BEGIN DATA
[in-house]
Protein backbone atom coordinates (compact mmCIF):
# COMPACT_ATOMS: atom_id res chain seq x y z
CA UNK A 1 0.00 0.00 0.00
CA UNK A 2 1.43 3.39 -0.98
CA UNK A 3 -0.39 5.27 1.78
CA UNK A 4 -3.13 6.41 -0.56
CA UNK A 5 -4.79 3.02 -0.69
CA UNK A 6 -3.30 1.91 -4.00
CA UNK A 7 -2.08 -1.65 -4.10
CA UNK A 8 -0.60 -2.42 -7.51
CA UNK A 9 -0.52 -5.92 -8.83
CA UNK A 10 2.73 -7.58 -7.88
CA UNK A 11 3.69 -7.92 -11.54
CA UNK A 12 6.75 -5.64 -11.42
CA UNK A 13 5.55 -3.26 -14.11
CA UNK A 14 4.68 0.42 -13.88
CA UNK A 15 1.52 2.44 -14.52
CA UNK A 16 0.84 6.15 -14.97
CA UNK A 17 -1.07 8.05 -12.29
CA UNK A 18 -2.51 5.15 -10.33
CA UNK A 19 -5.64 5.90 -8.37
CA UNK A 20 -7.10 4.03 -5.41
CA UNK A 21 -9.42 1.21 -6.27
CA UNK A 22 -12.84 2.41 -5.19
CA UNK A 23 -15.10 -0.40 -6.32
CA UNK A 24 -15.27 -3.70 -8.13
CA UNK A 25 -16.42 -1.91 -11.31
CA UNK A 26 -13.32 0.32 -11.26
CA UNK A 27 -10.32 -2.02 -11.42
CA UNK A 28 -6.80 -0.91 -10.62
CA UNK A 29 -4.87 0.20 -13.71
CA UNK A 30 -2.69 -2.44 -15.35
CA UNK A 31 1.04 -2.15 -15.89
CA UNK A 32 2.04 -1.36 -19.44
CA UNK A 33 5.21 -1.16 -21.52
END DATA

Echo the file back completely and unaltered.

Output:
[in-house]
Protein backbone atom coordinates (compact mmCIF):
# COMPACT_ATOMS: atom_id res chain seq x y z
CA UNK A 1 0.00 0.00 0.00
CA UNK A 2 1.43 3.39 -0.98
CA UNK A 3 -0.39 5.27 1.78
CA UNK A 4 -3.13 6.41 -0.56
CA UNK A 5 -4.79 3.02 -0.69
CA UNK A 6 -3.30 1.91 -4.00
CA UNK A 7 -2.08 -1.65 -4.10
CA UNK A 8 -0.60 -2.42 -7.51
CA UNK A 9 -0.52 -5.92 -8.83
CA UNK A 10 2.73 -7.58 -7.88
CA UNK A 11 3.69 -7.92 -11.54
CA UNK A 12 6.75 -5.64 -11.42
CA UNK A 13 5.55 -3.26 -14.11
CA UNK A 14 4.68 0.42 -13.88
CA UNK A 15 1.52 2.44 -14.52
CA UNK A 16 0.84 6.15 -14.97
CA UNK A 17 -1.07 8.05 -12.29
CA UNK A 18 -2.51 5.15 -10.33
CA UNK A 19 -5.64 5.90 -8.37
CA UNK A 20 -7.10 4.03 -5.41
CA UNK A 21 -9.42 1.21 -6.27
CA UNK A 22 -12.84 2.41 -5.19
CA UNK A 23 -15.10 -0.40 -6.32
CA UNK A 24 -15.27 -3.70 -8.13
CA UNK A 25 -16.42 -1.91 -11.31
CA UNK A 26 -13.32 0.32 -11.26
CA UNK A 27 -10.32 -2.02 -11.42
CA UNK A 28 -6.80 -0.91 -10.62
CA UNK A 29 -4.87 0.20 -13.71
CA UNK A 30 -2.69 -2.44 -15.35
CA UNK A 31 1.04 -2.15 -15.89
CA UNK A 32 2.04 -1.36 -19.44
CA UNK A 33 5.21 -1.16 -21.52